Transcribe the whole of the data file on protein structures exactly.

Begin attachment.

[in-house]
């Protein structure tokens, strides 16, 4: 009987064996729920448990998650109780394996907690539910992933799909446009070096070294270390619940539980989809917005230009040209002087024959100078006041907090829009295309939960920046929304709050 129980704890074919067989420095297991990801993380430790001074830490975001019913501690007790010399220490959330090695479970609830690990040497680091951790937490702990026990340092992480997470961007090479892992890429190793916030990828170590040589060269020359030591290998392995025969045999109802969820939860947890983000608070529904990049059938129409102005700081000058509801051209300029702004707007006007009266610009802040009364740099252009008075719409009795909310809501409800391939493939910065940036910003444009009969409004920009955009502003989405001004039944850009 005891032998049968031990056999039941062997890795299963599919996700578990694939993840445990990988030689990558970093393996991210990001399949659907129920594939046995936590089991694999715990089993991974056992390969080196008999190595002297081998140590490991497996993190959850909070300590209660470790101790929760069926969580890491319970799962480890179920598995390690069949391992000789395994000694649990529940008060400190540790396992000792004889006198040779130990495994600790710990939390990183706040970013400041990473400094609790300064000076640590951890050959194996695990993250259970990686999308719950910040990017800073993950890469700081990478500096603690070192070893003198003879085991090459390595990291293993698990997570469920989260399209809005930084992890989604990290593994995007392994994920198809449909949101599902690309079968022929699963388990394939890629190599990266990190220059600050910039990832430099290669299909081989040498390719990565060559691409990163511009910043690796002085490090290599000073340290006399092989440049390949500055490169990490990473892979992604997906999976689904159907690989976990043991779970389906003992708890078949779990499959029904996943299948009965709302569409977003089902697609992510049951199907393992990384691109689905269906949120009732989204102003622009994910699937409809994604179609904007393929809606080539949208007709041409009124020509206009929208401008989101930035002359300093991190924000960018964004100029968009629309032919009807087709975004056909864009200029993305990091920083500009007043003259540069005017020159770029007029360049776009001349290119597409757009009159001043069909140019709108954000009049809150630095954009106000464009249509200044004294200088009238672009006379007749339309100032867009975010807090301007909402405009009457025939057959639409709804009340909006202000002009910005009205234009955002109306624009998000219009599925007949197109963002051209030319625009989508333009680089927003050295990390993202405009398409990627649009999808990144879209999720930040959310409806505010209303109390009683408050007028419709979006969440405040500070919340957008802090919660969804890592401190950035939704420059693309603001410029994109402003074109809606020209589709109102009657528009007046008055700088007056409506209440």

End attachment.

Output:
[in-house]
């Protein structure tokens, strides 16, 4: 009987064996729920448990998650109780394996907690539910992933799909446009070096070294270390619940539980989809917005230009040209002087024959100078006041907090829009295309939960920046929304709050 129980704890074919067989420095297991990801993380430790001074830490975001019913501690007790010399220490959330090695479970609830690990040497680091951790937490702990026990340092992480997470961007090479892992890429190793916030990828170590040589060269020359030591290998392995025969045999109802969820939860947890983000608070529904990049059938129409102005700081000058509801051209300029702004707007006007009266610009802040009364740099252009008075719409009795909310809501409800391939493939910065940036910003444009009969409004920009955009502003989405001004039944850009 005891032998049968031990056999039941062997890795299963599919996700578990694939993840445990990988030689990558970093393996991210990001399949659907129920594939046995936590089991694999715990089993991974056992390969080196008999190595002297081998140590490991497996993190959850909070300590209660470790101790929760069926969580890491319970799962480890179920598995390690069949391992000789395994000694649990529940008060400190540790396992000792004889006198040779130990495994600790710990939390990183706040970013400041990473400094609790300064000076640590951890050959194996695990993250259970990686999308719950910040990017800073993950890469700081990478500096603690070192070893003198003879085991090459390595990291293993698990997570469920989260399209809005930084992890989604990290593994995007392994994920198809449909949101599902690309079968022929699963388990394939890629190599990266990190220059600050910039990832430099290669299909081989040498390719990565060559691409990163511009910043690796002085490090290599000073340290006399092989440049390949500055490169990490990473892979992604997906999976689904159907690989976990043991779970389906003992708890078949779990499959029904996943299948009965709302569409977003089902697609992510049951199907393992990384691109689905269906949120009732989204102003622009994910699937409809994604179609904007393929809606080539949208007709041409009124020509206009929208401008989101930035002359300093991190924000960018964004100029968009629309032919009807087709975004056909864009200029993305990091920083500009007043003259540069005017020159770029007029360049776009001349290119597409757009009159001043069909140019709108954000009049809150630095954009106000464009249509200044004294200088009238672009006379007749339309100032867009975010807090301007909402405009009457025939057959639409709804009340909006202000002009910005009205234009955002109306624009998000219009599925007949197109963002051209030319625009989508333009680089927003050295990390993202405009398409990627649009999808990144879209999720930040959310409806505010209303109390009683408050007028419709979006969440405040500070919340957008802090919660969804890592401190950035939704420059693309603001410029994109402003074109809606020209589709109102009657528009007046008055700088007056409506209440």